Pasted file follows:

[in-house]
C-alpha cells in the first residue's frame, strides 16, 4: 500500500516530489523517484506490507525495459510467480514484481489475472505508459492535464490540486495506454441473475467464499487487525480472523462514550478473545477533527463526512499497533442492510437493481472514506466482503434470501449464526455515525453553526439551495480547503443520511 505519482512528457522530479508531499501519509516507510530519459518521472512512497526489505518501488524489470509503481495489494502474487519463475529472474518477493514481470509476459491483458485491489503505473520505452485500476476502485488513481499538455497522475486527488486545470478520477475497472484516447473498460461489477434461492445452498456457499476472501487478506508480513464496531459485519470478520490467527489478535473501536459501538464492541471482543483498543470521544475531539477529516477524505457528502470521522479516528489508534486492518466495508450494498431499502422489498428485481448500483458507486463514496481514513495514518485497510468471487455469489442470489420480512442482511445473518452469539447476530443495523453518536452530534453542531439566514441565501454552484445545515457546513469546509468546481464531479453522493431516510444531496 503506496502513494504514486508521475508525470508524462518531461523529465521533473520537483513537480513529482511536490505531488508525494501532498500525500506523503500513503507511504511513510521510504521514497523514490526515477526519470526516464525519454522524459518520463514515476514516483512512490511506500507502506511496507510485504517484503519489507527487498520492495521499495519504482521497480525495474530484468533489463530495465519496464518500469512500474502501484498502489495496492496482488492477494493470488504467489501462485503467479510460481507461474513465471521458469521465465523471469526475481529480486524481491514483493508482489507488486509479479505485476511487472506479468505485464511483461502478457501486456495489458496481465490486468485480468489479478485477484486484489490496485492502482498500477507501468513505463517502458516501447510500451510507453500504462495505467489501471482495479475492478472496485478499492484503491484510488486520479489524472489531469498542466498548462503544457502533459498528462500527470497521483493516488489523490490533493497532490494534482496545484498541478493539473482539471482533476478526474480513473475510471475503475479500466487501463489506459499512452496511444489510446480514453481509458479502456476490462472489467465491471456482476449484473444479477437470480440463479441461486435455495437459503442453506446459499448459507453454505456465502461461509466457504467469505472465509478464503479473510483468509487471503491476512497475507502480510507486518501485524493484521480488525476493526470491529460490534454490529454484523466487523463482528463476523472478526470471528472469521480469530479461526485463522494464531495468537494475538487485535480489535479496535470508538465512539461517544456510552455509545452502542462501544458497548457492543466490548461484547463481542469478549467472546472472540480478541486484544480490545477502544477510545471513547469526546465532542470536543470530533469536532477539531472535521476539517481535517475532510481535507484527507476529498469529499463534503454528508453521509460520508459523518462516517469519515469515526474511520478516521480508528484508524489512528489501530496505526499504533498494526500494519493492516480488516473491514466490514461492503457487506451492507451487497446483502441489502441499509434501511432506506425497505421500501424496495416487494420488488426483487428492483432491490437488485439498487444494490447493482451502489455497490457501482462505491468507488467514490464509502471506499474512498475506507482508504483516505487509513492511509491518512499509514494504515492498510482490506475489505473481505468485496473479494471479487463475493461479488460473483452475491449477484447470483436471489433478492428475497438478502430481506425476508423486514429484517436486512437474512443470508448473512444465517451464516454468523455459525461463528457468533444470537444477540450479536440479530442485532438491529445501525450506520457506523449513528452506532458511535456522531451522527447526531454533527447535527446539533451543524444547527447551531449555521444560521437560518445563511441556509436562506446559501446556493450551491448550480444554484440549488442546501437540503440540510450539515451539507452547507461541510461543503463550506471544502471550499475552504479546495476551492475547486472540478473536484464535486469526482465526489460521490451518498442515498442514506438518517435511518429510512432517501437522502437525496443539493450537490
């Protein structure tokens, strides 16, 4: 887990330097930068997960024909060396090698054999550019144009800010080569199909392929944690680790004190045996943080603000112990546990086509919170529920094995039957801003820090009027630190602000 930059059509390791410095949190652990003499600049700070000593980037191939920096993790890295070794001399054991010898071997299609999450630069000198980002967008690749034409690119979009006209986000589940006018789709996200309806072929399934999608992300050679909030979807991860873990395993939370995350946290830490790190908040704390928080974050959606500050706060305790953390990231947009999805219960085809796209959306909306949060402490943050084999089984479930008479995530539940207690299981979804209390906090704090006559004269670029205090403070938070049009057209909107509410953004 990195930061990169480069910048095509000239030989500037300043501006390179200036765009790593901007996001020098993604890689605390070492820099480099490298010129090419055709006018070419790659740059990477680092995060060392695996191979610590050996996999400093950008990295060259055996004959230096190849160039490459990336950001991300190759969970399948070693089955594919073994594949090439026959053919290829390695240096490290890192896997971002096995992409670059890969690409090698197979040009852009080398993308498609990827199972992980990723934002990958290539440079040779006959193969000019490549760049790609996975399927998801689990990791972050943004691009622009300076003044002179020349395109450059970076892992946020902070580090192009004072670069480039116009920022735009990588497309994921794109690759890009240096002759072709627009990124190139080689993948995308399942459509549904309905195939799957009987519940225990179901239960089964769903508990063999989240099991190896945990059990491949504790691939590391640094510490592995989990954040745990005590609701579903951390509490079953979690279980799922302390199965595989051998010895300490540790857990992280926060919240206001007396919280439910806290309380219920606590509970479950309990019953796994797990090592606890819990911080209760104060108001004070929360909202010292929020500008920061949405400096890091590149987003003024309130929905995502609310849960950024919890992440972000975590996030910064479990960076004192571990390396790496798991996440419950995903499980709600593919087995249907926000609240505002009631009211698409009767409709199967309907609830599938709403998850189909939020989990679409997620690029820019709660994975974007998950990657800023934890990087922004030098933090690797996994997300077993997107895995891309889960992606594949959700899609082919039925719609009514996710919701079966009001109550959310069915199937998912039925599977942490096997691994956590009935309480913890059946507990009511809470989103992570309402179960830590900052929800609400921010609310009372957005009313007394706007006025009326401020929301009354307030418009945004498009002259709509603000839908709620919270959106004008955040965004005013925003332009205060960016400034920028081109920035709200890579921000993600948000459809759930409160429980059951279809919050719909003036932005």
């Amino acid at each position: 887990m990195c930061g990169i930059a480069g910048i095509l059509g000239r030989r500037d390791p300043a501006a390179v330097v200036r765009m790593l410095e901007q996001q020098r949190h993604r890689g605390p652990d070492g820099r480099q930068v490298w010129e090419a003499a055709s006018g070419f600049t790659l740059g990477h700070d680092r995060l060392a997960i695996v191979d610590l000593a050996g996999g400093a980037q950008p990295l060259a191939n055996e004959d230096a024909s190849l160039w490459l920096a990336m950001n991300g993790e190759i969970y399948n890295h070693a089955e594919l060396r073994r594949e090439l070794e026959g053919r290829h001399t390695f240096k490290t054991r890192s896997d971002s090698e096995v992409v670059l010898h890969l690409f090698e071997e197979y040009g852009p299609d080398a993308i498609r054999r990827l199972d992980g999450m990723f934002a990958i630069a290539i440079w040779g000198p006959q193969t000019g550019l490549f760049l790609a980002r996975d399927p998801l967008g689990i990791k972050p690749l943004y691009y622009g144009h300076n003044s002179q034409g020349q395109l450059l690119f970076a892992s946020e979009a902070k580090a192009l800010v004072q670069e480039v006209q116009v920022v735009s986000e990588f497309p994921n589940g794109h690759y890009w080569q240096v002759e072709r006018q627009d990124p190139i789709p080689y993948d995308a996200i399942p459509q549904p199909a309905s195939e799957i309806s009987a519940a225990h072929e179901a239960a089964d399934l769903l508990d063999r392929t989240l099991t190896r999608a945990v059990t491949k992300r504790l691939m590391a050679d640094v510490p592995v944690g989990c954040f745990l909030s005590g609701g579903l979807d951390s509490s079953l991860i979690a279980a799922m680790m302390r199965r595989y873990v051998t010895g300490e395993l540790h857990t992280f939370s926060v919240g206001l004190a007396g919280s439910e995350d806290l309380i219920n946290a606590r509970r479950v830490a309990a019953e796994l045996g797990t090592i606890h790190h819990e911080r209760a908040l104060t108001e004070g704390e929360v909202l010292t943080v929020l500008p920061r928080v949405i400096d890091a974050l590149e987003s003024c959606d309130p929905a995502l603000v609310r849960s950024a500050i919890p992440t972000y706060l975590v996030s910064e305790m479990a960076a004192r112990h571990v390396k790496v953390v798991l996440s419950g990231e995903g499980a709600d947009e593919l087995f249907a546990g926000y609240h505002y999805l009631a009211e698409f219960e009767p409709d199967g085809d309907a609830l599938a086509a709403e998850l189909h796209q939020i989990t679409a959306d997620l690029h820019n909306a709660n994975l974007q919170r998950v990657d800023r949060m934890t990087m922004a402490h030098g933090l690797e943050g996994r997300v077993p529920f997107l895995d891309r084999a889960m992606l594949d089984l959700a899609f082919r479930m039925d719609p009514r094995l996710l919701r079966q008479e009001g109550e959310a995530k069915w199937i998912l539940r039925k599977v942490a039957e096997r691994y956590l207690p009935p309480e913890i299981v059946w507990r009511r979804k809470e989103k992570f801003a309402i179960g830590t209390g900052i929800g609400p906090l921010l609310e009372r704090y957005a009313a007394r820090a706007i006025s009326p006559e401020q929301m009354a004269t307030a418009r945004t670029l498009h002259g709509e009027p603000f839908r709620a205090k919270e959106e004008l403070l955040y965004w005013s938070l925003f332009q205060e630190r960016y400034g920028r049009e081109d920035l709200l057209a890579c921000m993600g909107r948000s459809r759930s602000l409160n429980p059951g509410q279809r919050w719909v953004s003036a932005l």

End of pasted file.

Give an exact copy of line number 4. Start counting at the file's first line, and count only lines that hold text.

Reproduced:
């Amino acid at each position: 887990m990195c930061g990169i930059a480069g910048i095509l059509g000239r030989r500037d390791p300043a501006a390179v330097v200036r765009m790593l410095e901007q996001q020098r949190h993604r890689g605390p652990d070492g820099r480099q930068v490298w010129e090419a003499a055709s006018g070419f600049t790659l740059g990477h700070d680092r995060l060392a997960i695996v191979d610590l000593a050996g996999g400093a980037q950008p990295l060259a191939n055996e004959d230096a024909s190849l160039w490459l920096a990336m950001n991300g993790e190759i969970y399948n890295h070693a089955e594919l060396r073994r594949e090439l070794e026959g053919r290829h001399t390695f240096k490290t054991r890192s896997d971002s090698e096995v992409v670059l010898h890969l690409f090698e071997e197979y040009g852009p299609d080398a993308i498609r054999r990827l199972d992980g999450m990723f934002a990958i630069a290539i440079w040779g000198p006959q193969t000019g550019l490549f760049l790609a980002r996975d399927p998801l967008g689990i990791k972050p690749l943004y691009y622009g144009h300076n003044s002179q034409g020349q395109l450059l690119f970076a892992s946020e979009a902070k580090a192009l800010v004072q670069e480039v006209q116009v920022v735009s986000e990588f497309p994921n589940g794109h690759y890009w080569q240096v002759e072709r006018q627009d990124p190139i789709p080689y993948d995308a996200i399942p459509q549904p199909a309905s195939e799957i309806s009987a519940a225990h072929e179901a239960a089964d399934l769903l508990d063999r392929t989240l099991t190896r999608a945990v059990t491949k992300r504790l691939m590391a050679d640094v510490p592995v944690g989990c954040f745990l909030s005590g609701g579903l979807d951390s509490s079953l991860i979690a279980a799922m680790m302390r199965r595989y873990v051998t010895g300490e395993l540790h857990t992280f939370s926060v919240g206001l004190a007396g919280s439910e995350d806290l309380i219920n946290a606590r509970r479950v830490a309990a019953e796994l045996g797990t090592i606890h790190h819990e911080r209760a908040l104060t108001e004070g704390e929360v909202l010292t943080v929020l500008p920061r928080v949405i400096d890091a974050l590149e987003s003024c959606d309130p929905a995502l603000v609310r849960s950024a500050i919890p992440t972000y706060l975590v996030s910064e305790m479990a960076a004192r112990h571990v390396k790496v953390v798991l996440s419950g990231e995903g499980a709600d947009e593919l087995f249907a546990g926000y609240h505002y999805l009631a009211e698409f219960e009767p409709d199967g085809d309907a609830l599938a086509a709403e998850l189909h796209q939020i989990t679409a959306d997620l690029h820019n909306a709660n994975l974007q919170r998950v990657d800023r949060m934890t990087m922004a402490h030098g933090l690797e943050g996994r997300v077993p529920f997107l895995d891309r084999a889960m992606l594949d089984l959700a899609f082919r479930m039925d719609p009514r094995l996710l919701r079966q008479e009001g109550e959310a995530k069915w199937i998912l539940r039925k599977v942490a039957e096997r691994y956590l207690p009935p309480e913890i299981v059946w507990r009511r979804k809470e989103k992570f801003a309402i179960g830590t209390g900052i929800g609400p906090l921010l609310e009372r704090y957005a009313a007394r820090a706007i006025s009326p006559e401020q929301m009354a004269t307030a418009r945004t670029l498009h002259g709509e009027p603000f839908r709620a205090k919270e959106e004008l403070l955040y965004w005013s938070l925003f332009q205060e630190r960016y400034g920028r049009e081109d920035l709200l057209a890579c921000m993600g909107r948000s459809r759930s602000l409160n429980p059951g509410q279809r919050w719909v953004s003036a932005l």